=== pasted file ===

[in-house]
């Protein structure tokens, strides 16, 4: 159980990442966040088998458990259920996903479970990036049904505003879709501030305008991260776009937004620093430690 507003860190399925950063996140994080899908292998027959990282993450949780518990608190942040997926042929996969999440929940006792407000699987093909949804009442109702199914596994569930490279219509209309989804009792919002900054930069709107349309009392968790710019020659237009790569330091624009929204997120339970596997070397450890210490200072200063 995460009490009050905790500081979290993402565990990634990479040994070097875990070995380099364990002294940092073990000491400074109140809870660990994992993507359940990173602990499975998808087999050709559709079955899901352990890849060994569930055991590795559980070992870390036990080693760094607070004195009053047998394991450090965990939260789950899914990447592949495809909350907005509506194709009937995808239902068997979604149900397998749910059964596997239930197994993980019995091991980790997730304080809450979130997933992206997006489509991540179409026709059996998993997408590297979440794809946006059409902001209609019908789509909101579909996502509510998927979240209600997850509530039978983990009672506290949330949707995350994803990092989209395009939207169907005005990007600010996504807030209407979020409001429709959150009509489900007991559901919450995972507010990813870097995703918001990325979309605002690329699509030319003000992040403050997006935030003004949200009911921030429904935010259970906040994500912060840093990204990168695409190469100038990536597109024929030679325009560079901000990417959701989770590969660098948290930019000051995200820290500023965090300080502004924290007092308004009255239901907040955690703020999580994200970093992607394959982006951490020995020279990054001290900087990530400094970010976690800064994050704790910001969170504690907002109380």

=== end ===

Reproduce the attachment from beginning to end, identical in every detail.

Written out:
[in-house]
């Protein structure tokens, strides 16, 4: 159980990442966040088998458990259920996903479970990036049904505003879709501030305008991260776009937004620093430690 507003860190399925950063996140994080899908292998027959990282993450949780518990608190942040997926042929996969999440929940006792407000699987093909949804009442109702199914596994569930490279219509209309989804009792919002900054930069709107349309009392968790710019020659237009790569330091624009929204997120339970596997070397450890210490200072200063 995460009490009050905790500081979290993402565990990634990479040994070097875990070995380099364990002294940092073990000491400074109140809870660990994992993507359940990173602990499975998808087999050709559709079955899901352990890849060994569930055991590795559980070992870390036990080693760094607070004195009053047998394991450090965990939260789950899914990447592949495809909350907005509506194709009937995808239902068997979604149900397998749910059964596997239930197994993980019995091991980790997730304080809450979130997933992206997006489509991540179409026709059996998993997408590297979440794809946006059409902001209609019908789509909101579909996502509510998927979240209600997850509530039978983990009672506290949330949707995350994803990092989209395009939207169907005005990007600010996504807030209407979020409001429709959150009509489900007991559901919450995972507010990813870097995703918001990325979309605002690329699509030319003000992040403050997006935030003004949200009911921030429904935010259970906040994500912060840093990204990168695409190469100038990536597109024929030679325009560079901000990417959701989770590969660098948290930019000051995200820290500023965090300080502004924290007092308004009255239901907040955690703020999580994200970093992607394959982006951490020995020279990054001290900087990530400094970010976690800064994050704790910001969170504690907002109380």